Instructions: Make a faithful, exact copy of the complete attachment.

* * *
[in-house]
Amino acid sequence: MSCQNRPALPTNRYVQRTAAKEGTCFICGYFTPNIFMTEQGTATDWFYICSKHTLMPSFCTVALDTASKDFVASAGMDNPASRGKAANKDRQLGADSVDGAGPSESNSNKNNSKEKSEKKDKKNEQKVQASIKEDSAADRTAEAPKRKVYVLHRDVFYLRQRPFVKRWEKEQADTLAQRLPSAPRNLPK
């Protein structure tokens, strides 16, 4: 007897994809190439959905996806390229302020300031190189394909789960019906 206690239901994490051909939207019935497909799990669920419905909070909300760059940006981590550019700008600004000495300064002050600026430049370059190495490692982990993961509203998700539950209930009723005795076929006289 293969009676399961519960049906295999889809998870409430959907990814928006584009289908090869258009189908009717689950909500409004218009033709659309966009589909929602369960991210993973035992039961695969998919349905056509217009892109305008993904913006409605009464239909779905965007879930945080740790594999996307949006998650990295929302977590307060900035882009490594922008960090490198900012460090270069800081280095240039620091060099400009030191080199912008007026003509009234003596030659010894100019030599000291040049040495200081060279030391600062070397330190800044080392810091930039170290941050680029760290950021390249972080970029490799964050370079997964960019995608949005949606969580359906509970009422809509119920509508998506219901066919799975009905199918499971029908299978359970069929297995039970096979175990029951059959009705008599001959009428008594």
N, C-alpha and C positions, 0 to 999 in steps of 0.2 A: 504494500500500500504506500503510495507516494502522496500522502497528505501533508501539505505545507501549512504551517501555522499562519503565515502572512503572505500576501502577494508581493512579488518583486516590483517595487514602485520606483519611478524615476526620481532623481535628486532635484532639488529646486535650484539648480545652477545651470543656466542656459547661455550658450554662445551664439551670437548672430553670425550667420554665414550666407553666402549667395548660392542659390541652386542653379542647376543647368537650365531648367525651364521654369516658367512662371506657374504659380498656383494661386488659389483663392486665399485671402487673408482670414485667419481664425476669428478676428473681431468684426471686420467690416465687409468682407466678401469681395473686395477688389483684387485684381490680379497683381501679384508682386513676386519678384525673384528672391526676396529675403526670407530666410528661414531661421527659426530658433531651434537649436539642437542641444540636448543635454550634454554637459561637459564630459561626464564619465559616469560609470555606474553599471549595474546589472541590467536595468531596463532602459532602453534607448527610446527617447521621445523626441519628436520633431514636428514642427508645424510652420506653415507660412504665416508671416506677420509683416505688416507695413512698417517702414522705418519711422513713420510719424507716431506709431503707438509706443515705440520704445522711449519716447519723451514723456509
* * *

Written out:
[in-house]
Amino acid sequence: MSCQNRPALPTNRYVQRTAAKEGTCFICGYFTPNIFMTEQGTATDWFYICSKHTLMPSFCTVALDTASKDFVASAGMDNPASRGKAANKDRQLGADSVDGAGPSESNSNKNNSKEKSEKKDKKNEQKVQASIKEDSAADRTAEAPKRKVYVLHRDVFYLRQRPFVKRWEKEQADTLAQRLPSAPRNLPK
């Protein structure tokens, strides 16, 4: 007897994809190439959905996806390229302020300031190189394909789960019906 206690239901994490051909939207019935497909799990669920419905909070909300760059940006981590550019700008600004000495300064002050600026430049370059190495490692982990993961509203998700539950209930009723005795076929006289 293969009676399961519960049906295999889809998870409430959907990814928006584009289908090869258009189908009717689950909500409004218009033709659309966009589909929602369960991210993973035992039961695969998919349905056509217009892109305008993904913006409605009464239909779905965007879930945080740790594999996307949006998650990295929302977590307060900035882009490594922008960090490198900012460090270069800081280095240039620091060099400009030191080199912008007026003509009234003596030659010894100019030599000291040049040495200081060279030391600062070397330190800044080392810091930039170290941050680029760290950021390249972080970029490799964050370079997964960019995608949005949606969580359906509970009422809509119920509508998506219901066919799975009905199918499971029908299978359970069929297995039970096979175990029951059959009705008599001959009428008594």
N, C-alpha and C positions, 0 to 999 in steps of 0.2 A: 504494500500500500504506500503510495507516494502522496500522502497528505501533508501539505505545507501549512504551517501555522499562519503565515502572512503572505500576501502577494508581493512579488518583486516590483517595487514602485520606483519611478524615476526620481532623481535628486532635484532639488529646486535650484539648480545652477545651470543656466542656459547661455550658450554662445551664439551670437548672430553670425550667420554665414550666407553666402549667395548660392542659390541652386542653379542647376543647368537650365531648367525651364521654369516658367512662371506657374504659380498656383494661386488659389483663392486665399485671402487673408482670414485667419481664425476669428478676428473681431468684426471686420467690416465687409468682407466678401469681395473686395477688389483684387485684381490680379497683381501679384508682386513676386519678384525673384528672391526676396529675403526670407530666410528661414531661421527659426530658433531651434537649436539642437542641444540636448543635454550634454554637459561637459564630459561626464564619465559616469560609470555606474553599471549595474546589472541590467536595468531596463532602459532602453534607448527610446527617447521621445523626441519628436520633431514636428514642427508645424510652420506653415507660412504665416508671416506677420509683416505688416507695413512698417517702414522705418519711422513713420510719424507716431506709431503707438509706443515705440520704445522711449519716447519723451514723456509